MN COLA participating in U of MN biocontrol agents for AIS technology readiness work group


MN COLA has been invited to a collaborative work group of scientists, regulators, and water community stakeholders for measuring and communicating the readiness of genetic biocontrol agents for aquatic invasive species (AIS).  Efficient communication is critical for first-in-class technologies because misunderstandings or failure to communicate can jeopardize regulatory approval or public adoption.

This team of diverse stakeholders will establish a shared language for discussing the development of self-limiting genetic biocontrol methods for AIS.  A framework, focusing on technology readiness levels, will offer a roadmap for socially responsible technology development.  The model case will be using self-limiting genetic biocontrol agents for carp.

Additionally, the group will explore self-sustaining genetic biocontrol frameworks.


The work group is hosted by the Minnesota Aquatic Invasive Species Research Center (MAISRC), and the roadmap development is led by the Genetic Engineering and Society Center, North Carolina State University. More information about the carp self-limiting genetic biocontrol technology at MAISRC can be found here. Kathy Jonsrud, MN COLA Treasurer, attended the two-day workshop in May of 2023.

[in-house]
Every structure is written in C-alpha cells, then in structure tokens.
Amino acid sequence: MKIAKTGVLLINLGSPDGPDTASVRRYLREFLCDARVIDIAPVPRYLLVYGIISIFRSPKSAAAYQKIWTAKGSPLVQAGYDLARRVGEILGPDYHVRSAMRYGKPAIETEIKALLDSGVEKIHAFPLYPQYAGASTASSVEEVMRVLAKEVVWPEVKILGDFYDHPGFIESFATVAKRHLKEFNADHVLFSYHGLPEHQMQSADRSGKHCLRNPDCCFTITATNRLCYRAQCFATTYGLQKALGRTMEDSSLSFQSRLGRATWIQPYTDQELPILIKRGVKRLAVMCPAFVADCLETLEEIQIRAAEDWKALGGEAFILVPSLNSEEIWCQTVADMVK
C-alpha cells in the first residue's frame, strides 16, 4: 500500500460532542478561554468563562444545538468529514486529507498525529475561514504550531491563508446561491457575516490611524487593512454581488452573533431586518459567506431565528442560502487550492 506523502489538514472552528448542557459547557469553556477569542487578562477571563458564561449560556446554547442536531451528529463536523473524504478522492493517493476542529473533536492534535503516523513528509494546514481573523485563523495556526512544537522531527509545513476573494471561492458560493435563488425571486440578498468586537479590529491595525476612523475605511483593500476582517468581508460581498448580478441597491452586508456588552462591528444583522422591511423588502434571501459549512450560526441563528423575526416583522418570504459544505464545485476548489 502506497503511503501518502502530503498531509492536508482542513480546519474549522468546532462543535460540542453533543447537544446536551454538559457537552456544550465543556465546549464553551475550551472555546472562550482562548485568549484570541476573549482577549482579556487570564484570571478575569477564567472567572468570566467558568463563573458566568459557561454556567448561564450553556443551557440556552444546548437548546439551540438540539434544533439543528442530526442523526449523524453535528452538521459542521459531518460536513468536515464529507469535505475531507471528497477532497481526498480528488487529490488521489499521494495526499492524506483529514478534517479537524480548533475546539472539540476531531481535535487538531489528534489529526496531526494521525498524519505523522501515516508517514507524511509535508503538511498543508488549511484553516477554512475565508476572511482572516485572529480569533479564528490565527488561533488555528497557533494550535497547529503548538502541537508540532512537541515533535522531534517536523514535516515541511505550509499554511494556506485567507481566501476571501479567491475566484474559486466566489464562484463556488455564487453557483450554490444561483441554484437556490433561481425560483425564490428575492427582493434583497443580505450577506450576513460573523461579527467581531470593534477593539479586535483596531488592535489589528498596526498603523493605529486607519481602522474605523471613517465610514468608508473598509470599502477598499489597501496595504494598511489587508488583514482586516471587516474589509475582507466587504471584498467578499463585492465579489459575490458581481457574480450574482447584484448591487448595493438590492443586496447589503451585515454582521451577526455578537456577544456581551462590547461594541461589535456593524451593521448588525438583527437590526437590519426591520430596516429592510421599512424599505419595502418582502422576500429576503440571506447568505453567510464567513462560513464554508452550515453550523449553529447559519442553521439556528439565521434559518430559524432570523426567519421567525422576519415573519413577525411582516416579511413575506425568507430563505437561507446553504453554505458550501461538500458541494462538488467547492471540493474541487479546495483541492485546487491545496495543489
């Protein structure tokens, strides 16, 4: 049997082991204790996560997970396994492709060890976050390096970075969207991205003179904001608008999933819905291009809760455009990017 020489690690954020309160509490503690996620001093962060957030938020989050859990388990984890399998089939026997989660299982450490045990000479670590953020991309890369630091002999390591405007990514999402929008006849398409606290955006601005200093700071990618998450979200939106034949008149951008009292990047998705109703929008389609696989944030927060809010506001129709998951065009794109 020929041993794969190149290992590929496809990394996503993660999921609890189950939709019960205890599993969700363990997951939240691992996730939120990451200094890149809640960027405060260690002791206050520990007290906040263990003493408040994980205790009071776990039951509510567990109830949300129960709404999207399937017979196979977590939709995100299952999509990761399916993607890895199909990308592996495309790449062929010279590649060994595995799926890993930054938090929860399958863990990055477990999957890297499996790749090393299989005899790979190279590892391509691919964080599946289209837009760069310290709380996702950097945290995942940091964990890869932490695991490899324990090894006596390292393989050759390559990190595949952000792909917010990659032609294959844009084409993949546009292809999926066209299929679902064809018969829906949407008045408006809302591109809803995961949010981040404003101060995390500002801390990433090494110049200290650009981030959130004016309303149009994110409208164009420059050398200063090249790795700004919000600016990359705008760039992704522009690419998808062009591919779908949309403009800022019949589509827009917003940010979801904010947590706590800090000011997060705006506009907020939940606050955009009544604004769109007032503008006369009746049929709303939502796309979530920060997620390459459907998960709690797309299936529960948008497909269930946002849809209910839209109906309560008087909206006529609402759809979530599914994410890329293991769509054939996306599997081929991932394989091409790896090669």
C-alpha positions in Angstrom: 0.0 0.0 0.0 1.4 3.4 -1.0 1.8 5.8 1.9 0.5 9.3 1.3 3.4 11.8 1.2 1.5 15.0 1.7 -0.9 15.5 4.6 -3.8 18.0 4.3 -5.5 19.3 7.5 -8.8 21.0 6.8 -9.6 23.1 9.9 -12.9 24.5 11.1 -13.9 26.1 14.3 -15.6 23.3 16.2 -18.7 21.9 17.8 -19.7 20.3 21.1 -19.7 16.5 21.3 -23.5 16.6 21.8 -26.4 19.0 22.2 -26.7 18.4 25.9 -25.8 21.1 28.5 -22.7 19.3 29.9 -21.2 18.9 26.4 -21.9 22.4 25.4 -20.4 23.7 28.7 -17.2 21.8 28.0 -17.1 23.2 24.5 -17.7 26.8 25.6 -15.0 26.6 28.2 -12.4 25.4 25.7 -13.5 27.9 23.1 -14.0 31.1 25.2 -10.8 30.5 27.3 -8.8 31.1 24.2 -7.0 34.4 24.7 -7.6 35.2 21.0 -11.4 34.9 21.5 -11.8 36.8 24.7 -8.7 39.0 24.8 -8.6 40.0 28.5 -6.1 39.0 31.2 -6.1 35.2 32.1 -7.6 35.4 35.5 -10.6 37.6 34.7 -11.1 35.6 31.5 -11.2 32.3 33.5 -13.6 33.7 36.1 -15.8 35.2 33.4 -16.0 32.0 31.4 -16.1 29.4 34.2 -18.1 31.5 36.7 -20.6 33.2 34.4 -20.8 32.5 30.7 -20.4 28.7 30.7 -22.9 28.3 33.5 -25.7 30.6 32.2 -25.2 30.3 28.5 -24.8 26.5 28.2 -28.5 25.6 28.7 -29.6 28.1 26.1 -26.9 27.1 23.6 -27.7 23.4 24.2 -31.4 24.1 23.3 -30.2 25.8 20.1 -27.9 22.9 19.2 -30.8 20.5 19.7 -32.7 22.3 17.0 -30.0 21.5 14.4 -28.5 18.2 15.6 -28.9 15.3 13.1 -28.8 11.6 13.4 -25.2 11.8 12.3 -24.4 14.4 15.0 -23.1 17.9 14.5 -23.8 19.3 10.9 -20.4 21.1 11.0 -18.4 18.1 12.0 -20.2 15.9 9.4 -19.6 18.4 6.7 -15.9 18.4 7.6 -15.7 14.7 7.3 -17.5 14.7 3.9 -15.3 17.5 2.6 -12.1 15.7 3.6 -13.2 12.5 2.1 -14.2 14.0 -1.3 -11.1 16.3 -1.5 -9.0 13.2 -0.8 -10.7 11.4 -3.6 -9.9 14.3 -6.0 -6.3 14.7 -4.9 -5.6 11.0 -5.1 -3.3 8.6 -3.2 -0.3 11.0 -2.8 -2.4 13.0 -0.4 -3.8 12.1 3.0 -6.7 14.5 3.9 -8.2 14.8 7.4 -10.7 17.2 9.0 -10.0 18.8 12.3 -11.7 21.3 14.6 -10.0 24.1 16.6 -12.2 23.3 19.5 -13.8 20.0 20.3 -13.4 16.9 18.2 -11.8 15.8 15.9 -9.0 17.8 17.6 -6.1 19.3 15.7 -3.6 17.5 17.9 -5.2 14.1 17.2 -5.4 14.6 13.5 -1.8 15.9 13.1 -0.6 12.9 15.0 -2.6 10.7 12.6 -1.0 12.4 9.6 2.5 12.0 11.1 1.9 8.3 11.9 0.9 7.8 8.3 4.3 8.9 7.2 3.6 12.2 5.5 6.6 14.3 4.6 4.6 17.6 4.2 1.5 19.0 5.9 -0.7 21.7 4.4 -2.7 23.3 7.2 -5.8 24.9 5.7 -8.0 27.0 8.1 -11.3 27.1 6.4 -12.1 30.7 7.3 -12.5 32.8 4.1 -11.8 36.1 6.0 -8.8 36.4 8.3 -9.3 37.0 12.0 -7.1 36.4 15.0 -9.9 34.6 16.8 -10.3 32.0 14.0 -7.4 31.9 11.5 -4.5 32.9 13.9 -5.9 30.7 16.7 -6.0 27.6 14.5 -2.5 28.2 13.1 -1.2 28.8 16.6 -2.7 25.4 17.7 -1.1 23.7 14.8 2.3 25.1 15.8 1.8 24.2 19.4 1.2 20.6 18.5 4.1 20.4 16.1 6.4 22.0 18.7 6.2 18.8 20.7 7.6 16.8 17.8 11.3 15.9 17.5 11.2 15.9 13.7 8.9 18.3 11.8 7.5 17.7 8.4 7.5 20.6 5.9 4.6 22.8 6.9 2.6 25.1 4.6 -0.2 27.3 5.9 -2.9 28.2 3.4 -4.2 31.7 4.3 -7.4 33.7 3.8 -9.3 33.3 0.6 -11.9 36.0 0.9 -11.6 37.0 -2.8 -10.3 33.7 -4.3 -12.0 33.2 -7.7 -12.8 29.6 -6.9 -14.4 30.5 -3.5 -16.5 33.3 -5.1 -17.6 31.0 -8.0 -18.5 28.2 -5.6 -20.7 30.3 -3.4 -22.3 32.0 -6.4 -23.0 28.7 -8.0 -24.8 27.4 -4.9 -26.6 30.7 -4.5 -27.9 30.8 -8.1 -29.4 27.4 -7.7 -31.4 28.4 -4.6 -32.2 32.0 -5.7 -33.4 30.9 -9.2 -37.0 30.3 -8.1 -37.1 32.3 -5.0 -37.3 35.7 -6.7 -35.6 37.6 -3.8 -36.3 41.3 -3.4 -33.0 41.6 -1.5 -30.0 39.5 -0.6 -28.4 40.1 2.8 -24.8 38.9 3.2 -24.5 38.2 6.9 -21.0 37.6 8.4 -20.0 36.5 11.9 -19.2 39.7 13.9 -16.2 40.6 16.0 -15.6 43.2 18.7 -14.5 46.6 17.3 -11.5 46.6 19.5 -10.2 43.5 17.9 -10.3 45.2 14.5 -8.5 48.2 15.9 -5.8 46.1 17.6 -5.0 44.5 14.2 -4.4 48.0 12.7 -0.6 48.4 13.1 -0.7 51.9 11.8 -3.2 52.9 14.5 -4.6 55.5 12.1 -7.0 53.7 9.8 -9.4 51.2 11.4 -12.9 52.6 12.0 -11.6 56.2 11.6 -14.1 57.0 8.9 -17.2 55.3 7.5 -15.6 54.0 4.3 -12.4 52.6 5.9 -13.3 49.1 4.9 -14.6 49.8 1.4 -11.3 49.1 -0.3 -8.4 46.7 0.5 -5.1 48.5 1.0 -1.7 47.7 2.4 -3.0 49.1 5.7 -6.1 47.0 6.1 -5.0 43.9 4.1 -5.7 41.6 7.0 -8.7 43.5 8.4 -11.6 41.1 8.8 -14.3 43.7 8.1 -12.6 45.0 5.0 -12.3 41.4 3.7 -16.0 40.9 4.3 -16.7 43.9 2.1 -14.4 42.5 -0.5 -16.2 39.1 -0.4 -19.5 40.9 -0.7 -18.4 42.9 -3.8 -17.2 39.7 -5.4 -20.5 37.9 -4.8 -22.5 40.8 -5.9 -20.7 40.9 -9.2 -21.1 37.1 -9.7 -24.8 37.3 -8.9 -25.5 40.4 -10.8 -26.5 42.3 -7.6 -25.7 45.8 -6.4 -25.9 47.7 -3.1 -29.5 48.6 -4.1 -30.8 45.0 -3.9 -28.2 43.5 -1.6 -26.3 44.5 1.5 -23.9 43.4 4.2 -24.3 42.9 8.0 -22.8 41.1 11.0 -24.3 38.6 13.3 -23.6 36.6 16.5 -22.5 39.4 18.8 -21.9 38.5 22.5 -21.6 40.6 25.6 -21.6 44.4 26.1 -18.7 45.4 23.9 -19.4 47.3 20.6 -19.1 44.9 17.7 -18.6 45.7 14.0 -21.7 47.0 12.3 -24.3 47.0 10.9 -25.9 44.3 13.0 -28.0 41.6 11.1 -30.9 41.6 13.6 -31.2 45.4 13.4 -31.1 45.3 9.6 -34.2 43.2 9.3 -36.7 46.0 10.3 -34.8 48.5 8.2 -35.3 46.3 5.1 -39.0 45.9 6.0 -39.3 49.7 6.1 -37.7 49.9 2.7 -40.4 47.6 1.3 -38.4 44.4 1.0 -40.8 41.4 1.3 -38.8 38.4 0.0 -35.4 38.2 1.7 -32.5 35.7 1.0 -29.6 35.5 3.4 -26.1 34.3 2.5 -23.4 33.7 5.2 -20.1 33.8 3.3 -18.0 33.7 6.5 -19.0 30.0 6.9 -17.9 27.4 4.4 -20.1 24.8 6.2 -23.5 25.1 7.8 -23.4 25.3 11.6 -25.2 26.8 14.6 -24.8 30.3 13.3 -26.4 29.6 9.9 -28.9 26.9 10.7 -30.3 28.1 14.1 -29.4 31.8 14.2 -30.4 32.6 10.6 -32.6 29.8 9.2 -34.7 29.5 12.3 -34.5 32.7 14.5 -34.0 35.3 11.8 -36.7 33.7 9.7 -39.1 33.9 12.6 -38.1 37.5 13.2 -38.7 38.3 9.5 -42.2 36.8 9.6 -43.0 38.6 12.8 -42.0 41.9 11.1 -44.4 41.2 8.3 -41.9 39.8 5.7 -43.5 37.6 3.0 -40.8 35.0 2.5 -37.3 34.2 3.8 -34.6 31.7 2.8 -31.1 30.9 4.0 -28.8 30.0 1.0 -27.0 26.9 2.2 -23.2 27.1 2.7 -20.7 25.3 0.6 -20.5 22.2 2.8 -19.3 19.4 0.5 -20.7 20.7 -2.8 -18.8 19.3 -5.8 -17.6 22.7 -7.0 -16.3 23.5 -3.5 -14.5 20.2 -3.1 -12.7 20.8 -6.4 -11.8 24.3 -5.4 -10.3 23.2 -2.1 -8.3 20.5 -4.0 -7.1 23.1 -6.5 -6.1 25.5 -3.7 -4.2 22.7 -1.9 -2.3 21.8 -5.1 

Join MAISRC for eDNA Surveillance this summer!


MAISRC is looking for citizen scientists to help on a project to do eDNA surveillance this summer on Island Lake Reservoir, Lake Vermillion, Lower Prior Lake, and Shagawa Lake. If you live near these lakes and are interesting in helping the U, then this opportunity is for YOU!

Join the newest MAISRC project testing a citizen science approach for detecting aquatic invasive species using eDNA. The research team will provide volunteers with sampling dates, materials, and protocols in order to assess the accuracy of eDNA monitoring, and investigate the prevalence of high priority aquatic invasive species like zebra mussels, rusty crayfish, spiny waterflea, and common carp in Minnesota.

Researchers are learning about how effective volunteers are at detecting AIS with the hope of scaling this project up to detect aquatic invasives throughout Minnesota.

Visit the project website for more information about the project, and perhaps sign up to help the U on this important activity.